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Bank Transfer Day

Kevin Allman on the consumer movement from banks to credit unions. But do the banks care?

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10/31/2011 - EDITED TO ADD: Since this story went to press, several major banks have dropped plans to charge debit-card fees, including Regions and SunTrust. Wells Fargo and Chase, which were "testing" the idea, also have announced it's a no-go.

Consumer dissatisfaction with major banks made big news last month when Bank of America announced it would be charging many customers a $60 annual fee to use their debit cards. The reason, according to the bank, was passage of the Dodd-Frank Act (full name: The Dodd-Frank Wall Street Reform and Consumer Protection Act), which limited debit card swipe fees and changed overdraft fee protection from opt-out to opt-in, cutting into some of the bank's more profitable services. (B of A's most recent financial statement showed the bank made a profit of $6.2 billion in the third quarter of 2011.)

  Other banks — including Birmingham, Ala.-based Regions, which has several branches in metro New Orleans and a heavy presence in Baton Rouge — announced they would be following B of A's lead. Regions will add a $48-per-year fee for many customers to use debit cards for purchases; SunTrust, a Georgia-based bank with branches in Mississippi, will charge $60.

  Most customers just fumed, but Los Angeles-based art gallery owner Kristen Christian did something about it: She invented Bank Transfer Day. On and before Nov. 5 (Guy Fawkes Day in England), people who are unhappy with their banks are being urged to move their accounts to a credit union or community bank.

  In a statement, Christian said, "I was tired — tired of the fee increases, tired of not being able to access my money when I need to, tired of them using what little money I have to oppress my brothers and sisters." Her Facebook page for the event has more than 63,000 "likes." (Despite some media reports, Christian says Bank Transfer Day is unaffiliated with and independent from the Occupy protests in New York and other cities, including New Orleans.)

How does a credit union differ from a bank? Perhaps most significantly: a credit union is a not-for-profit organization. Rather than shareholders, credit unions are run by locally elected representatives, and each member has a share in voting. And though monies in a credit union account don't have the same FDIC protection that a bank account carries, they are federally insured by a different government agency, the National Credit Union Administration (NCUA). Otherwise, most credit unions offer many of the same services as a bank does, including credit cards, direct deposit, home and auto loans and CDs and IRAs.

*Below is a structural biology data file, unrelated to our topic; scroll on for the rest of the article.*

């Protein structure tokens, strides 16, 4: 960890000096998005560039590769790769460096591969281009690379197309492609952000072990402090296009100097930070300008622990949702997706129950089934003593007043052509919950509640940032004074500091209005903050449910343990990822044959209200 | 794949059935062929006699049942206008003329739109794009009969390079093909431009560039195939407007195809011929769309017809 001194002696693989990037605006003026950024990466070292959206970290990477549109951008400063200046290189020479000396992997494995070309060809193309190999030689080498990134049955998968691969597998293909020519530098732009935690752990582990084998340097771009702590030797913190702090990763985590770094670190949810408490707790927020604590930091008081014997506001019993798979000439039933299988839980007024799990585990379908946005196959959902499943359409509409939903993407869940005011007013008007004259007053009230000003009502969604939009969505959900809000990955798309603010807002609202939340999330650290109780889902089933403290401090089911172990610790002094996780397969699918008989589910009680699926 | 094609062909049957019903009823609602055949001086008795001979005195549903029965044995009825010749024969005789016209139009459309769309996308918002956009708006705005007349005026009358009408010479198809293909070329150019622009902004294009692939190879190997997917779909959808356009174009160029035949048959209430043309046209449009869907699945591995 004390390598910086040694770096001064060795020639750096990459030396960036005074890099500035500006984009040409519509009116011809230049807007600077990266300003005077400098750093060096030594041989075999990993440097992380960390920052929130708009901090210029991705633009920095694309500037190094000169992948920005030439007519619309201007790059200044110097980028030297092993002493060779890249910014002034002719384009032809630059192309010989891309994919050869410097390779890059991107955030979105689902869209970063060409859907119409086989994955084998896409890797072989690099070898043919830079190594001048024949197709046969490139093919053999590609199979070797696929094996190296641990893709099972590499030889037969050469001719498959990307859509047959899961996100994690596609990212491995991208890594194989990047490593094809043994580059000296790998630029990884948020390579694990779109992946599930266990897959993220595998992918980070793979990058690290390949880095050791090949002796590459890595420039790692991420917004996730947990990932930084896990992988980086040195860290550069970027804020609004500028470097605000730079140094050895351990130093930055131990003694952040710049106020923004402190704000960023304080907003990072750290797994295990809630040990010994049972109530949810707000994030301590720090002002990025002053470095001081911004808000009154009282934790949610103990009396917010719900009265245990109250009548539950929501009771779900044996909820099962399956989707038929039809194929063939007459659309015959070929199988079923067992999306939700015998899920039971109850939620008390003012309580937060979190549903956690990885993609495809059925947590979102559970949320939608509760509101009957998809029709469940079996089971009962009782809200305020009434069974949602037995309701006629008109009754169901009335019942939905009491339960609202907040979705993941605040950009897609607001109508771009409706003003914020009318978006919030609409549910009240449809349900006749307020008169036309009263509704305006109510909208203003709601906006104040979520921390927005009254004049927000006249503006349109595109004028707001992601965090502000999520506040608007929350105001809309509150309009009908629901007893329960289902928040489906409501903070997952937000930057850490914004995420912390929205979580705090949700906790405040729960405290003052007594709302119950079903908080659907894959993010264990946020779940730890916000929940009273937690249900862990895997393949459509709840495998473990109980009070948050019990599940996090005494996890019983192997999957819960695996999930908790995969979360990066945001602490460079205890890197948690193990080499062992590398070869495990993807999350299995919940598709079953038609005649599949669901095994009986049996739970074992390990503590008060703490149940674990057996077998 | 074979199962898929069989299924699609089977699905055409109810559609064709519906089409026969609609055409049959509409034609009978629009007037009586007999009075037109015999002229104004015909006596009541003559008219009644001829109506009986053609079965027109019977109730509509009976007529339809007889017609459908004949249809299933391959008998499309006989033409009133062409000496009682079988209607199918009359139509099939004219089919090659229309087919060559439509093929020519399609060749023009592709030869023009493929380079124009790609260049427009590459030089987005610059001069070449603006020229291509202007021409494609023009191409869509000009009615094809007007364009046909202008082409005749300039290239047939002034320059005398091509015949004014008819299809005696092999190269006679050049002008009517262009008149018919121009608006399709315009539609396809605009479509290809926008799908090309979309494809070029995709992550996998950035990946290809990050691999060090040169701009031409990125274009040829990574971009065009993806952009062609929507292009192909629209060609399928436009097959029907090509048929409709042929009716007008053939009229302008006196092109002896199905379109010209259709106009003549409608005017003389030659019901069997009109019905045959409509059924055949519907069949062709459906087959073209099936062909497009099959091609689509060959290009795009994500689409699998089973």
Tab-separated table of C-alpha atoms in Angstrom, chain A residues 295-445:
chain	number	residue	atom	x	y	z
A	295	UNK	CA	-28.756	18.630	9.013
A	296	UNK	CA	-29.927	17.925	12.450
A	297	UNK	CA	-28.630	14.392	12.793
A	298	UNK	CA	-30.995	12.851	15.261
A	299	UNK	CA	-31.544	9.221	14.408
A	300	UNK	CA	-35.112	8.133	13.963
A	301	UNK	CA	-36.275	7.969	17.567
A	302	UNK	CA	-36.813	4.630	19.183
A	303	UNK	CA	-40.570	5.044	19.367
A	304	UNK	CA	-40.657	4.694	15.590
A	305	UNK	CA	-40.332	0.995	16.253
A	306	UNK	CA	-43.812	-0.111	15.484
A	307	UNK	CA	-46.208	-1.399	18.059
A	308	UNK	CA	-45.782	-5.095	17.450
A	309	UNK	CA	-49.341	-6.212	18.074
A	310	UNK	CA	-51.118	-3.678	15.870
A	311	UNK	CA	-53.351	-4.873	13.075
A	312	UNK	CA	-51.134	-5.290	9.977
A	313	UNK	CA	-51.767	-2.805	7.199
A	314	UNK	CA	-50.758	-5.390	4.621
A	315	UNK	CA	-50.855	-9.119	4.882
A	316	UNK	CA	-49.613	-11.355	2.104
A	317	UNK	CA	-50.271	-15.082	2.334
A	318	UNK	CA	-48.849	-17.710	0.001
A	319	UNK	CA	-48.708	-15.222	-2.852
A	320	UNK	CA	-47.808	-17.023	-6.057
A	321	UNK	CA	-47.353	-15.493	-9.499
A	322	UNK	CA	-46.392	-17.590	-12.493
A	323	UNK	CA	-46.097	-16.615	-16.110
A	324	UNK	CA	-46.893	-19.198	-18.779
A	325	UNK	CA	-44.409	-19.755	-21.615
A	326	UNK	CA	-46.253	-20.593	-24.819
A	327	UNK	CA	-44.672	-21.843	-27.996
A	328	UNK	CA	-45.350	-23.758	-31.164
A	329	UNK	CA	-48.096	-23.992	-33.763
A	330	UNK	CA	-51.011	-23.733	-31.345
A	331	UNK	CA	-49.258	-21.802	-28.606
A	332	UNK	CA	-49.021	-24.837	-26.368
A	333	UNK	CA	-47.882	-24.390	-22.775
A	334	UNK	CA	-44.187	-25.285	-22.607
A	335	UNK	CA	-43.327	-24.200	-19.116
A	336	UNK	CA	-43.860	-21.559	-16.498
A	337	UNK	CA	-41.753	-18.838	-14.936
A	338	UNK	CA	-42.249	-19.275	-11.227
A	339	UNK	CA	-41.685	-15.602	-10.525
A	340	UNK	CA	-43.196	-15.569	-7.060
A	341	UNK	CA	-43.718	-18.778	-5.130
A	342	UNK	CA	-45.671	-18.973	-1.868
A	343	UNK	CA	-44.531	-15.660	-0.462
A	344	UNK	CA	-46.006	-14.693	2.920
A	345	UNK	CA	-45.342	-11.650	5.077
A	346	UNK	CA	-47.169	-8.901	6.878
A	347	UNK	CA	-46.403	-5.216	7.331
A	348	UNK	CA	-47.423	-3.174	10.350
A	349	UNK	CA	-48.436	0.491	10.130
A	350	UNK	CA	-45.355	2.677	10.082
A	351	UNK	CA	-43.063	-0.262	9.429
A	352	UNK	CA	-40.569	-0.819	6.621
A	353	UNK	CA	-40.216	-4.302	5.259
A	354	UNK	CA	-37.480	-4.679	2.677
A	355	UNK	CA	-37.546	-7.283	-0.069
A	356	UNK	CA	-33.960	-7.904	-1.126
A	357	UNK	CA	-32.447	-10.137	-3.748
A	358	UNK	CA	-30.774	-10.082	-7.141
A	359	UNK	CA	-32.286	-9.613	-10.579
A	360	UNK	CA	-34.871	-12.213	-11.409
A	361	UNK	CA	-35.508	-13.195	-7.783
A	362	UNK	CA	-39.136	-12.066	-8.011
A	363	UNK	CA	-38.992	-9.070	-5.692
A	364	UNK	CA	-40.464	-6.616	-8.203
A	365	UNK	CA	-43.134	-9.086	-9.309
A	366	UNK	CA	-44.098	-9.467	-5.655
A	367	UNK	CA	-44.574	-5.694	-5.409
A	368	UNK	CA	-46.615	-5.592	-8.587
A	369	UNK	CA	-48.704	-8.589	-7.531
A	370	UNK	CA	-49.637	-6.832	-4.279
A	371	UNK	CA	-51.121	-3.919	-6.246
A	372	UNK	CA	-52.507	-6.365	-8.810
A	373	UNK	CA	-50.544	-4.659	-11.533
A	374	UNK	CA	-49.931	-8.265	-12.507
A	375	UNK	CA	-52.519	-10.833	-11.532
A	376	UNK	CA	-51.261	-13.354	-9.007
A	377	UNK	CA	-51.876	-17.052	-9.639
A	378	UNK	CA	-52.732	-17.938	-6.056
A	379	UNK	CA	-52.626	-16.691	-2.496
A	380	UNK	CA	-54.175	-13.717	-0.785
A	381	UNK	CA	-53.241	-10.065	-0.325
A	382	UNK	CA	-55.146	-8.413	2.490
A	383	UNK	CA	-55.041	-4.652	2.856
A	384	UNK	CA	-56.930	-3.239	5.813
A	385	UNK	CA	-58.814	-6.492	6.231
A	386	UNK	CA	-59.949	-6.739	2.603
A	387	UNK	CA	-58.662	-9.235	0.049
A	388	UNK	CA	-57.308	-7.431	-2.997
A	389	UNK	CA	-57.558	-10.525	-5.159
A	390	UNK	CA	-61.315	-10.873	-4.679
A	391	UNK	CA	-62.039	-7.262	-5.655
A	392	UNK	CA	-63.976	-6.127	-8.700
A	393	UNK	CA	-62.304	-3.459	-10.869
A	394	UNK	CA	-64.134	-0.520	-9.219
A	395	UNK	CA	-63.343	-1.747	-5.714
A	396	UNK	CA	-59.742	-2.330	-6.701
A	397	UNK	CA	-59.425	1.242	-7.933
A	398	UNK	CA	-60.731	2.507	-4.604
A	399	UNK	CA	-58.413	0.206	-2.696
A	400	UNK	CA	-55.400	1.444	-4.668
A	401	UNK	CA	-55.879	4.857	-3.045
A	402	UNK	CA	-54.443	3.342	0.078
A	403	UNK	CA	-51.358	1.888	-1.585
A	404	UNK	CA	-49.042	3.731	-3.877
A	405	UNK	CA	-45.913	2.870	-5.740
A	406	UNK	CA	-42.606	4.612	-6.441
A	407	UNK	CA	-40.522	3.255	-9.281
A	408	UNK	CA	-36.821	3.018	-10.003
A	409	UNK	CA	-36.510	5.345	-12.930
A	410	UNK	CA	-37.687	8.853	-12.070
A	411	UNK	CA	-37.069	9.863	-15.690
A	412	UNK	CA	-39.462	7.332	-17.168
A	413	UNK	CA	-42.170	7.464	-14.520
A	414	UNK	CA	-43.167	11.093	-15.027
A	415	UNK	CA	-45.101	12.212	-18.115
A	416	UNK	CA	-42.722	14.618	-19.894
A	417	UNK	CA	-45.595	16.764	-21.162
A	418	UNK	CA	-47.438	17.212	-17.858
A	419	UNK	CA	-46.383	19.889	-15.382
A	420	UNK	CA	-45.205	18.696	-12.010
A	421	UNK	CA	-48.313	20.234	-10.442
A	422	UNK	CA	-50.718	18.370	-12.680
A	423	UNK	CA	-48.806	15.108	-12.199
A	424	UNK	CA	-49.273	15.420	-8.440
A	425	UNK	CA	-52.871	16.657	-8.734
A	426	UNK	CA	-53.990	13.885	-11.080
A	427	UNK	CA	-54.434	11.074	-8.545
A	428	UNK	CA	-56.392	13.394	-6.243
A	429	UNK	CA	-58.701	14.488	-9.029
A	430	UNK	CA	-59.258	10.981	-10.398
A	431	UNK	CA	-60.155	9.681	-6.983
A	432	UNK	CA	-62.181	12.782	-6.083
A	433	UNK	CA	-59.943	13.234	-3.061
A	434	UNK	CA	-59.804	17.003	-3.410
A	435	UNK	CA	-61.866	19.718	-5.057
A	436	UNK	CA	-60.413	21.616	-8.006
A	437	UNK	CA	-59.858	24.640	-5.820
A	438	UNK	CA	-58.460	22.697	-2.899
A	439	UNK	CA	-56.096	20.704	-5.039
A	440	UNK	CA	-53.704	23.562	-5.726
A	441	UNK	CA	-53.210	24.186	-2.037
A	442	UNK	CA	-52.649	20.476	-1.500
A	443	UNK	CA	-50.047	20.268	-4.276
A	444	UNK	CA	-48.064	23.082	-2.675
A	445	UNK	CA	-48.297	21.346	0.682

Thousands of small depositors pulling out their money from banks may make the depositors feel good, but it's unlikely to make much of a difference to global banks, says W.J. "Dub" Lane, chairman of the department of economics and finance at the University of New Orleans. "The banks were squeezed into this due to legislation," Lane says, "and they were looking for other options to make up the money. But I haven't seen an analysis on whether $5 a month will be better or worse in terms of making up the fees."

  Not that banks these days seem to need small investors. An Oct. 24 story in The New York Times outlined the issue: With fewer loan and investment opportunities, banks today are deposit-rich and investment-poor. Donald Sturm, owner of the Colorado-based American National Bank and Premier Bank, told the Times, "We just don't need it any more. ... I don't want to take deposits in and lose money."

  Credit unions are beginning to reap the benefits.

  "The B of A announcement seems to have struck a nerve," says Mark Wolff, senior vice president of the Washington D.C.-based Credit Union National Association (CUNA). "Right after the Bank of America announcement, we saw an eightfold increase" in hits on a CUNA website, ASmarterChoice.org, which was set up earlier this year to delineate the differences between banks and credit unions. Despite this, CUNA has no official position on Bank Transfer Day, Wolff says.

  Not so the Louisiana Credit Union League (LCUL), which represents 200 credit unions in the state, 60 of them in the New Orleans metro area.

  "We've ordered [Bank Transfer Day] T-shirts for our whole staff," says Anne Cochran, president and CEO of LCUL. Cochran says there's been a "spike of interest" in Louisiana credit unions since the fee increase announcement. In March, 3,000 hits on ASmarterChoice.org were from Louisiana. In October, the number was 11,500. Actual numbers of new accounts, Cochran says, won't be known until data are compiled in November.